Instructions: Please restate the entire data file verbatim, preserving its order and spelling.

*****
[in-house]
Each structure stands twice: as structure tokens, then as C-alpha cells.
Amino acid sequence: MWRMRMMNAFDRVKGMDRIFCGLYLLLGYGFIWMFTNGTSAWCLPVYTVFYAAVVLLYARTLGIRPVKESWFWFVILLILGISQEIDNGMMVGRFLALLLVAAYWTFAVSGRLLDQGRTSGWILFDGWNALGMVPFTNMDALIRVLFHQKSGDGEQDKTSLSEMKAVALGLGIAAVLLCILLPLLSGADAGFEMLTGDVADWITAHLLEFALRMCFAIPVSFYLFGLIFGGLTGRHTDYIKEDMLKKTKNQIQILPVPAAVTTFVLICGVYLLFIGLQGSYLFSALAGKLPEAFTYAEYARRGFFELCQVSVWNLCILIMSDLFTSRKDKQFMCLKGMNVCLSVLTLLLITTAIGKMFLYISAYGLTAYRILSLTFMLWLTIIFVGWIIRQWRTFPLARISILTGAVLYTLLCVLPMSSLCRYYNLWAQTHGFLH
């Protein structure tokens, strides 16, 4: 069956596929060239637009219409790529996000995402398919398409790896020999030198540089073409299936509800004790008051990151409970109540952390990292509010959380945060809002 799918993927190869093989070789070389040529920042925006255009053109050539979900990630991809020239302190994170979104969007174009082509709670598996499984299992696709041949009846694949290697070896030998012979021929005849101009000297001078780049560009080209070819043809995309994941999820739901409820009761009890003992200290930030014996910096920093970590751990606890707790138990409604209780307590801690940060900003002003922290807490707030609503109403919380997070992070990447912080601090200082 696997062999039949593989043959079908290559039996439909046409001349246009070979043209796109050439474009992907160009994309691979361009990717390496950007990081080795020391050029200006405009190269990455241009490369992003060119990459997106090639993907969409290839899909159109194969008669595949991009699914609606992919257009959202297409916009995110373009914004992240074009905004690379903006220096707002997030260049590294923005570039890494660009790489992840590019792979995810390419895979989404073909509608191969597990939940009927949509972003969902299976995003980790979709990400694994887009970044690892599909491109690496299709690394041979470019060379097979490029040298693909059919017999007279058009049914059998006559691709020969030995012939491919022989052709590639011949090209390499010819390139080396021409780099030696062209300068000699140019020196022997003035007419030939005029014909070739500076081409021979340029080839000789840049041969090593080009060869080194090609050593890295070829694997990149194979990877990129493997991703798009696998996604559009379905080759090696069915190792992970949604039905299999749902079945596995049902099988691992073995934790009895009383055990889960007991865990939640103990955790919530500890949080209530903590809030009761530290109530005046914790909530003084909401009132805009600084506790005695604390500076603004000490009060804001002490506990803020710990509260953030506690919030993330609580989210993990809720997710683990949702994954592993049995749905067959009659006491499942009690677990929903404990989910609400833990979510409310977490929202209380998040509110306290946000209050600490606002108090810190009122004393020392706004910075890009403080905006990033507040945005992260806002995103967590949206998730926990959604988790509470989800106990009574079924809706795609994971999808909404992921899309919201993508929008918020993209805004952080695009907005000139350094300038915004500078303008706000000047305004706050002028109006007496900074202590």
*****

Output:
[in-house]
Each structure stands twice: as structure tokens, then as C-alpha cells.
Amino acid sequence: MWRMRMMNAFDRVKGMDRIFCGLYLLLGYGFIWMFTNGTSAWCLPVYTVFYAAVVLLYARTLGIRPVKESWFWFVILLILGISQEIDNGMMVGRFLALLLVAAYWTFAVSGRLLDQGRTSGWILFDGWNALGMVPFTNMDALIRVLFHQKSGDGEQDKTSLSEMKAVALGLGIAAVLLCILLPLLSGADAGFEMLTGDVADWITAHLLEFALRMCFAIPVSFYLFGLIFGGLTGRHTDYIKEDMLKKTKNQIQILPVPAAVTTFVLICGVYLLFIGLQGSYLFSALAGKLPEAFTYAEYARRGFFELCQVSVWNLCILIMSDLFTSRKDKQFMCLKGMNVCLSVLTLLLITTAIGKMFLYISAYGLTAYRILSLTFMLWLTIIFVGWIIRQWRTFPLARISILTGAVLYTLLCVLPMSSLCRYYNLWAQTHGFLH
């Protein structure tokens, strides 16, 4: 069956596929060239637009219409790529996000995402398919398409790896020999030198540089073409299936509800004790008051990151409970109540952390990292509010959380945060809002 799918993927190869093989070789070389040529920042925006255009053109050539979900990630991809020239302190994170979104969007174009082509709670598996499984299992696709041949009846694949290697070896030998012979021929005849101009000297001078780049560009080209070819043809995309994941999820739901409820009761009890003992200290930030014996910096920093970590751990606890707790138990409604209780307590801690940060900003002003922290807490707030609503109403919380997070992070990447912080601090200082 696997062999039949593989043959079908290559039996439909046409001349246009070979043209796109050439474009992907160009994309691979361009990717390496950007990081080795020391050029200006405009190269990455241009490369992003060119990459997106090639993907969409290839899909159109194969008669595949991009699914609606992919257009959202297409916009995110373009914004992240074009905004690379903006220096707002997030260049590294923005570039890494660009790489992840590019792979995810390419895979989404073909509608191969597990939940009927949509972003969902299976995003980790979709990400694994887009970044690892599909491109690496299709690394041979470019060379097979490029040298693909059919017999007279058009049914059998006559691709020969030995012939491919022989052709590639011949090209390499010819390139080396021409780099030696062209300068000699140019020196022997003035007419030939005029014909070739500076081409021979340029080839000789840049041969090593080009060869080194090609050593890295070829694997990149194979990877990129493997991703798009696998996604559009379905080759090696069915190792992970949604039905299999749902079945596995049902099988691992073995934790009895009383055990889960007991865990939640103990955790919530500890949080209530903590809030009761530290109530005046914790909530003084909401009132805009600084506790005695604390500076603004000490009060804001002490506990803020710990509260953030506690919030993330609580989210993990809720997710683990949702994954592993049995749905067959009659006491499942009690677990929903404990989910609400833990979510409310977490929202209380998040509110306290946000209050600490606002108090810190009122004393020392706004910075890009403080905006990033507040945005992260806002995103967590949206998730926990959604988790509470989800106990009574079924809706795609994971999808909404992921899309919201993508929008918020993209805004952080695009907005000139350094300038915004500078303008706000000047305004706050002028109006007496900074202590």